Cardale Jones aimed the spotlight with his tweet, “why should we have to go to class if we came here to play football, we ain’t come to play school, classes are pointless.”

I confess that I am not a follower of organized sports although at one time I was.  Each spring, back in middle and high school, the opening home baseball game was an unofficial holiday.  A dollar would get you a seat in the bleachers where, with a transistor radio on your lap giving color and play by play coverage, you ushered in the season.

Perception is reality and back then the perception was that sports were all about the fans.  The current perception is that it’s all about the money.

But that’s just my opinion, based in part by the difference in pay between coaches and deans of students.  The average dean of students in US institutions of higher learning earns $93,819 per year.  The average football coach in those same institutions is paid 1.64 million dollars per year with the highest paid being just over seven million.

In a recent conversation a co-worker defended this disparity by saying that the football program generates far more income for a school than does academics.  I thanked him for making my point.

It’s true that organized sports is a valuable tool for teaching teamwork and selflessness  but this only accrues to a few dozen individuals on a campus of several thousand.  The bulk of the students merely learn to have a Pavlovian response when seeing men in a certain color jersey trot onto the field.

What would the world be like if, instead of being proud of the sports teams, the emphasis was shifted to the science departments, the engineering departments or any other department you care to name and that those areas were the ones that attracted huge donations from the alums?

Here’s a question for you: Suppose the Creator of the Universe were to say, “people of Earth, I give you a choice.  By popular vote you must decide to keep one group of individuals and the other will disappear forever, never to be replaced.  You must choose to keep either collegiate sports or the sanitation and solid waste workers.”

Would we find ourselves drowning in a sea of refuse or would we be following competitive garbage collecting?


About rixlibris

Retired from child care photography after thirty years of coaxing smiles and wiping noses. Currently venting years of repressed fictional story lines via self-published novels. Married and still alive in a remote corner of Waller County, Texas.
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  1. stomperdad says:

    Great arguement. While the coaches are making far more than the Deans and Professors, the deans and professors are busy creating competent emplyoyees for the work force who will bring in more money for their chosen profession than any coach could hope to bring in for his chosen university 🙂 Go academics!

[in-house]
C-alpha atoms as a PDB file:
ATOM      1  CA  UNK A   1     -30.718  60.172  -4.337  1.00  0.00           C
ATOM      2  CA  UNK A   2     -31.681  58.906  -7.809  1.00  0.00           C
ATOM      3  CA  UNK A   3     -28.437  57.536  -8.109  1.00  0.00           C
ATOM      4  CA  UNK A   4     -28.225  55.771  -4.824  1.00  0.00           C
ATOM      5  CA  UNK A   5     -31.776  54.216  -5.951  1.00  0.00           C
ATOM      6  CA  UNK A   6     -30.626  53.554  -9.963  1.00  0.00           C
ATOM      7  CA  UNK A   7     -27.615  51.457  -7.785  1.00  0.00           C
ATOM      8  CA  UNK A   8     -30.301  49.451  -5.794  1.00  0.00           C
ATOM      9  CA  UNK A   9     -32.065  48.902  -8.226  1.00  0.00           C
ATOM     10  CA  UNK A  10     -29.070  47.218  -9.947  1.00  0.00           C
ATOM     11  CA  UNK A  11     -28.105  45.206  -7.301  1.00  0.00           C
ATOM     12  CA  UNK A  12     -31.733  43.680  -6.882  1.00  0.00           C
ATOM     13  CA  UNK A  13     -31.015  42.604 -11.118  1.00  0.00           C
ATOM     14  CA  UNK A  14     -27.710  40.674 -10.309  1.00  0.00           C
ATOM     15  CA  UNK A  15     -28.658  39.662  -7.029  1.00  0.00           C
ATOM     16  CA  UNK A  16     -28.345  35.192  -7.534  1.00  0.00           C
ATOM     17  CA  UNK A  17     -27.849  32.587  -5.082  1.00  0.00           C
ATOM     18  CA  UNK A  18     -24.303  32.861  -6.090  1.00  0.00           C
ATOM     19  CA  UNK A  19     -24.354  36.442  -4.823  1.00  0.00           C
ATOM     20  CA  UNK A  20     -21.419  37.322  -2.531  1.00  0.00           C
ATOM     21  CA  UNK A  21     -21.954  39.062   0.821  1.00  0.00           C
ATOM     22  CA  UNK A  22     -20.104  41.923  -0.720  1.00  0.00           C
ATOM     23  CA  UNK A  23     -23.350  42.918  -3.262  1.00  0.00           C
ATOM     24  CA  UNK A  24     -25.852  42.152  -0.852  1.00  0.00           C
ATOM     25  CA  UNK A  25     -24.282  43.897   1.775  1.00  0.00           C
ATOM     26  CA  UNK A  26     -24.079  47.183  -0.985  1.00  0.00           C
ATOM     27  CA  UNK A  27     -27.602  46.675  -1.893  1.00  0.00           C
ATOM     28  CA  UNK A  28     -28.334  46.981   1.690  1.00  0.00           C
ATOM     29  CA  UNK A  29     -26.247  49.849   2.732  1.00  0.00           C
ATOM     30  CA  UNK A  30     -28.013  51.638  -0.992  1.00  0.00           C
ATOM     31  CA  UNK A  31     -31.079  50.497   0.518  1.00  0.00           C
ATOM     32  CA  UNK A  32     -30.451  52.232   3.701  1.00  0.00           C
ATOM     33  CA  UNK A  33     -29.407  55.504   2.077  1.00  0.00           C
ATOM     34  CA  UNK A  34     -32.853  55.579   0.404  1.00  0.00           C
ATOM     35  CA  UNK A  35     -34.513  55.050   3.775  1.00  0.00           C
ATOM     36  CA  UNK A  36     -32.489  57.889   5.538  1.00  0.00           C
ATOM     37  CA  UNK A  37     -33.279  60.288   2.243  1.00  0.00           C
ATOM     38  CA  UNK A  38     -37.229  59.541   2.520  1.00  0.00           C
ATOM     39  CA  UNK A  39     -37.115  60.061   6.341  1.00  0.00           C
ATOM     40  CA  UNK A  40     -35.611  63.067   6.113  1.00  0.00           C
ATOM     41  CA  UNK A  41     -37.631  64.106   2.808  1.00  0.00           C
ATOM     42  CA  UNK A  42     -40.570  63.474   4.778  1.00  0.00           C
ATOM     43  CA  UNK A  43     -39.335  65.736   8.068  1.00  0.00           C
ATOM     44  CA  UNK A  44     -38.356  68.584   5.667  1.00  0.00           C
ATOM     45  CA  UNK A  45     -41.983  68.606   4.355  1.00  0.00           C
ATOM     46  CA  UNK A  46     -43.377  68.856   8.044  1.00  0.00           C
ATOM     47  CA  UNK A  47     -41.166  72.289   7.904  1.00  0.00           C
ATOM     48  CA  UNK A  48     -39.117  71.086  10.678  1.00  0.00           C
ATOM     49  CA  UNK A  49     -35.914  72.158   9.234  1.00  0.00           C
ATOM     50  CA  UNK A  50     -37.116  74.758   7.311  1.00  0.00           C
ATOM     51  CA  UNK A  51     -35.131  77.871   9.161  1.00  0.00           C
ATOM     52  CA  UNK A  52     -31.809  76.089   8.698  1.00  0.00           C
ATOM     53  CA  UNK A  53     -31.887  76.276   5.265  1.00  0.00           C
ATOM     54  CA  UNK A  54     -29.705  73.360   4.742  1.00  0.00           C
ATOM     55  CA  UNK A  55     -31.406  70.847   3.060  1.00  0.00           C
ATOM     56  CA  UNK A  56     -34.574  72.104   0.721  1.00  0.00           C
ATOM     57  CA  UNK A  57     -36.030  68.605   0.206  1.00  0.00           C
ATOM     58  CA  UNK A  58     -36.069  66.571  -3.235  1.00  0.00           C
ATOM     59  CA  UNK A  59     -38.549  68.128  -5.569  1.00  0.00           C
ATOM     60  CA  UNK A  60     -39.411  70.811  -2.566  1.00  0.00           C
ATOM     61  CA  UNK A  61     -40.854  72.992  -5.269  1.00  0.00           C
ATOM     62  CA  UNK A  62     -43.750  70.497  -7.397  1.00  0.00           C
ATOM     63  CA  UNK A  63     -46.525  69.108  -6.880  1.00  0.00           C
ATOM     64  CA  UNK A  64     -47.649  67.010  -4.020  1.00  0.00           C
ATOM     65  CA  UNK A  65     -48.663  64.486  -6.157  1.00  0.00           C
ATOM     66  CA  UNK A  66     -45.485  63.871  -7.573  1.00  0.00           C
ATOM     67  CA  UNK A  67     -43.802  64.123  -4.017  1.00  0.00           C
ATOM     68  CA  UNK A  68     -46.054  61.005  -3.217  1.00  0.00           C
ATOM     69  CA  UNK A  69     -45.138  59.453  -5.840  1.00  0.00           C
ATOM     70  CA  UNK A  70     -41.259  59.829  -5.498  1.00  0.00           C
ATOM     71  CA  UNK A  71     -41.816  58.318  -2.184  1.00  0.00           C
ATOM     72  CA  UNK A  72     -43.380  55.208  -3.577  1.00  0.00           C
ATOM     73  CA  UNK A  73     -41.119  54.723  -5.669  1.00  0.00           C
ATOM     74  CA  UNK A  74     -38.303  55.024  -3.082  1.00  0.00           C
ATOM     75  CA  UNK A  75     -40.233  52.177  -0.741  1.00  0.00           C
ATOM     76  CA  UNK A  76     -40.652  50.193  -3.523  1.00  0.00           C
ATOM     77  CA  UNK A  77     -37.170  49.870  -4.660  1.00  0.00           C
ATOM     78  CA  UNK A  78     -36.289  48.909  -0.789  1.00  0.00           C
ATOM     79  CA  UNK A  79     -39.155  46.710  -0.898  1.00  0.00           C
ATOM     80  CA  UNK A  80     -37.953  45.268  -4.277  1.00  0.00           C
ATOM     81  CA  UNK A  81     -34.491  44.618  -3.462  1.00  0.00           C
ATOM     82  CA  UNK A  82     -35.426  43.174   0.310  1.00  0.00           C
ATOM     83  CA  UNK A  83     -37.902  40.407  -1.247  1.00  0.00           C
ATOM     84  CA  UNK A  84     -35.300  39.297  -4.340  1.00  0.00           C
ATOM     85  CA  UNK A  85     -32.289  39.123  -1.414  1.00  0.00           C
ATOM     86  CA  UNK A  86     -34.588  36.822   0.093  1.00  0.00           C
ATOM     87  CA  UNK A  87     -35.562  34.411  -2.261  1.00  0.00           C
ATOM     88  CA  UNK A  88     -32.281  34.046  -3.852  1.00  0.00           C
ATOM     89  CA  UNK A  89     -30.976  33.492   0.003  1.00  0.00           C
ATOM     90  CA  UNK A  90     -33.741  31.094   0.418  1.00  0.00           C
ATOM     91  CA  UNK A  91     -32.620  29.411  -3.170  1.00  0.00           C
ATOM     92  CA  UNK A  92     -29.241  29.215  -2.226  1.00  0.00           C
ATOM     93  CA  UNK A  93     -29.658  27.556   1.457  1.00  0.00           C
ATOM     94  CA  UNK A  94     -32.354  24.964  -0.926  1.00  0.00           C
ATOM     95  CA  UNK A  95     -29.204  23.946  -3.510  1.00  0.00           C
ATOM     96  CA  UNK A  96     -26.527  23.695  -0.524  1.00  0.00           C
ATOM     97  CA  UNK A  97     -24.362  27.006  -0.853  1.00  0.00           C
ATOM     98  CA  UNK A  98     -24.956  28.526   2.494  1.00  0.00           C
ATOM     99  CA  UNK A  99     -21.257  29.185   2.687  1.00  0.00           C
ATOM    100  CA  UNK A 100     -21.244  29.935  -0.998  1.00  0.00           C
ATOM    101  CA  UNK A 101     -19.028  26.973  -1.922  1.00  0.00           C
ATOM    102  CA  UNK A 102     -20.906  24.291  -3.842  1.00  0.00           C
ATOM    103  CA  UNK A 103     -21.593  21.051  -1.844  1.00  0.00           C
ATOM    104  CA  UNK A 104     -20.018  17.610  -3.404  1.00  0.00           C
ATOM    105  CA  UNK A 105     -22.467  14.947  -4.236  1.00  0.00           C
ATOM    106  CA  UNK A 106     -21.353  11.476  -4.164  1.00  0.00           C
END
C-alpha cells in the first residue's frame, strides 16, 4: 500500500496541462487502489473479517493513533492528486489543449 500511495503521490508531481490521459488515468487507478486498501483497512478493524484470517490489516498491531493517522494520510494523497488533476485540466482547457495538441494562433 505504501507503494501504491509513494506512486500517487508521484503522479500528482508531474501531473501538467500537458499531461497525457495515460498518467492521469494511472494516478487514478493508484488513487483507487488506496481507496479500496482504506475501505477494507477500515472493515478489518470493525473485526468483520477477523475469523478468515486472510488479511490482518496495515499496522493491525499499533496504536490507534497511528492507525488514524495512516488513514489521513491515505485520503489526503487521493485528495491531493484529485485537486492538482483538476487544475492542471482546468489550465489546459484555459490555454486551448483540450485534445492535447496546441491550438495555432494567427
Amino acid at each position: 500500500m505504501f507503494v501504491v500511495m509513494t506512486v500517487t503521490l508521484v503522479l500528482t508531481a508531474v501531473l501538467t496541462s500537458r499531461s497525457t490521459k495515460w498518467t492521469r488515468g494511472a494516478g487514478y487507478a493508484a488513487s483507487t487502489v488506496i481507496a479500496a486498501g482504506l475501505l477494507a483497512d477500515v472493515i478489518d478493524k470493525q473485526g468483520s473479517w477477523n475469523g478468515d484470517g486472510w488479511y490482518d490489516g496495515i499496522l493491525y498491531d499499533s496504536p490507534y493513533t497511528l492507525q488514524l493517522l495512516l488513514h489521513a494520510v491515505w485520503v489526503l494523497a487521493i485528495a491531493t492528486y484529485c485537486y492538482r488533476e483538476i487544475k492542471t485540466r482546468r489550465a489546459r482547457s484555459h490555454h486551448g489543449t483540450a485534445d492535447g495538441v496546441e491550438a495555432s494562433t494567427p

2. rixlibris says:

    Go academics, indeed. Thanks for your comment. I have long held the belief that school sports should be intramural. The lessons taught would still be as valuable to the students with the added benefit that, lacking the need for “perfection” on the field, more students would have a chance to participate.

  3. Interesting argument and I tend to fall into the category of those who wonder why sports earns such outrageous and ridiculous sums of money when the brains that really do all the work (teaching and raising generations) get to earn only a pittance. Totally skewed balance of equation.

    • rixlibris says:

      Sports tend to be easier to follow than academic pursuits. There are countless individuals who have struggled with memorization of such things as high school math and history but can quote the stats of almost every NFL player.

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  5. amommasview says:

    I guess sports gave the less fortunate a form of entry into the better education systems. But the shift in how important sports people have become is crazy. Most of them are “tools” unfortunately but still count as role models for our kids which is shocking. There are good ones of course but some are just screaming “shake your head in disbelief”…

  6. rixlibris says:

    You are correct but in a greater sense, what dos it say about our society when a poor black kid sees organized sports as the only way out of a disadvantaged childhood? Dr. Ben Carson, a product of one of the poorest, most under served neighborhoods in America rises to be the top neurosurgeon in the world. Where are the droves of educators and parents in similar neighborhoods pointing to him, and others like him, as desired role models?

  7. What Cardale Jones said about school is somewhat extreme and that he believes he is at school for football but there is a point to his statement. Although I understand when you say that there should be more pride in academics than organized sports, I believe it is because they create revenue and it something a mass of people can enjoy.

    • rixlibris says:

      You are spot on, it is precisely because they create revenue and attract a lot of fans that the sports are more rewarded on campus than are the academics. While I do not follow any organized sports I would never want to deprive others. My point (opinion) is that school, at whatever level, should have learning as its primary focus.

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